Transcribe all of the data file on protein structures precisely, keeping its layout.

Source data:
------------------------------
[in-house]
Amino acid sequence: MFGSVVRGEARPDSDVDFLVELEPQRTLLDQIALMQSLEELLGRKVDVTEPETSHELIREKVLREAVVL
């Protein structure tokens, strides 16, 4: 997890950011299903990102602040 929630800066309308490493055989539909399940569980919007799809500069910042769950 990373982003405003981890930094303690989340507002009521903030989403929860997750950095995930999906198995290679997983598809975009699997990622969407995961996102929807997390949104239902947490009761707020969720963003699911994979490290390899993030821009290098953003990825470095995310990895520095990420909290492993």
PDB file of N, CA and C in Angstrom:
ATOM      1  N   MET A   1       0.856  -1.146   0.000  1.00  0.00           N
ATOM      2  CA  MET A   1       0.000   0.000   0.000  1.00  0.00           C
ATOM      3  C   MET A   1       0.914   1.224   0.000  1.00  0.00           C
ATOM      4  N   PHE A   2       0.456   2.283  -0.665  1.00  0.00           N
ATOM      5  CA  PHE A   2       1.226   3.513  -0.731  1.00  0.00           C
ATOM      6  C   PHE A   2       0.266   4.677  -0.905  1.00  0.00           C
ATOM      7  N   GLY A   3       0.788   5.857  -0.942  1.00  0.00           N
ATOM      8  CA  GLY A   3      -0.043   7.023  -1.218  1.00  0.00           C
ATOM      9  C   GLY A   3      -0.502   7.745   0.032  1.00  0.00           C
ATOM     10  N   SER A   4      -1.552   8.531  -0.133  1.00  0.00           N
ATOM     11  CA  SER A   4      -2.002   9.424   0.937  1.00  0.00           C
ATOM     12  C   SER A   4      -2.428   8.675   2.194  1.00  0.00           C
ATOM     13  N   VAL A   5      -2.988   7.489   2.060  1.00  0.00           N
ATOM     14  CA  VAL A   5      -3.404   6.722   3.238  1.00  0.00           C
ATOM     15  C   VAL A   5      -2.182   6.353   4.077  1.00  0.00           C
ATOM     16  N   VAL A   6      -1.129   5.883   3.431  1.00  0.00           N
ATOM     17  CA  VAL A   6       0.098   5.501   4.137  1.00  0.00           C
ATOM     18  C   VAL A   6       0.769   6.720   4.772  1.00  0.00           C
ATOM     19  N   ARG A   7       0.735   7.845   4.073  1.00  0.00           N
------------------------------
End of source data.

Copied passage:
[in-house]
Amino acid sequence: MFGSVVRGEARPDSDVDFLVELEPQRTLLDQIALMQSLEELLGRKVDVTEPETSHELIREKVLREAVVL
């Protein structure tokens, strides 16, 4: 997890950011299903990102602040 929630800066309308490493055989539909399940569980919007799809500069910042769950 990373982003405003981890930094303690989340507002009521903030989403929860997750950095995930999906198995290679997983598809975009699997990622969407995961996102929807997390949104239902947490009761707020969720963003699911994979490290390899993030821009290098953003990825470095995310990895520095990420909290492993």
PDB file of N, CA and C in Angstrom:
ATOM      1  N   MET A   1       0.856  -1.146   0.000  1.00  0.00           N
ATOM      2  CA  MET A   1       0.000   0.000   0.000  1.00  0.00           C
ATOM      3  C   MET A   1       0.914   1.224   0.000  1.00  0.00           C
ATOM      4  N   PHE A   2       0.456   2.283  -0.665  1.00  0.00           N
ATOM      5  CA  PHE A   2       1.226   3.513  -0.731  1.00  0.00           C
ATOM      6  C   PHE A   2       0.266   4.677  -0.905  1.00  0.00           C
ATOM      7  N   GLY A   3       0.788   5.857  -0.942  1.00  0.00           N
ATOM      8  CA  GLY A   3      -0.043   7.023  -1.218  1.00  0.00           C
ATOM      9  C   GLY A   3      -0.502   7.745   0.032  1.00  0.00           C
ATOM     10  N   SER A   4      -1.552   8.531  -0.133  1.00  0.00           N
ATOM     11  CA  SER A   4      -2.002   9.424   0.937  1.00  0.00           C
ATOM     12  C   SER A   4      -2.428   8.675   2.194  1.00  0.00           C
ATOM     13  N   VAL A   5      -2.988   7.489   2.060  1.00  0.00           N
ATOM     14  CA  VAL A   5      -3.404   6.722   3.238  1.00  0.00           C
ATOM     15  C   VAL A   5      -2.182   6.353   4.077  1.00  0.00           C
ATOM     16  N   VAL A   6      -1.129   5.883   3.431  1.00  0.00           N
ATOM     17  CA  VAL A   6       0.098   5.501   4.137  1.00  0.00           C
ATOM     18  C   VAL A   6       0.769   6.720   4.772  1.00  0.00           C
ATOM     19  N   ARG A   7       0.735   7.845   4.073  1.00  0.00           N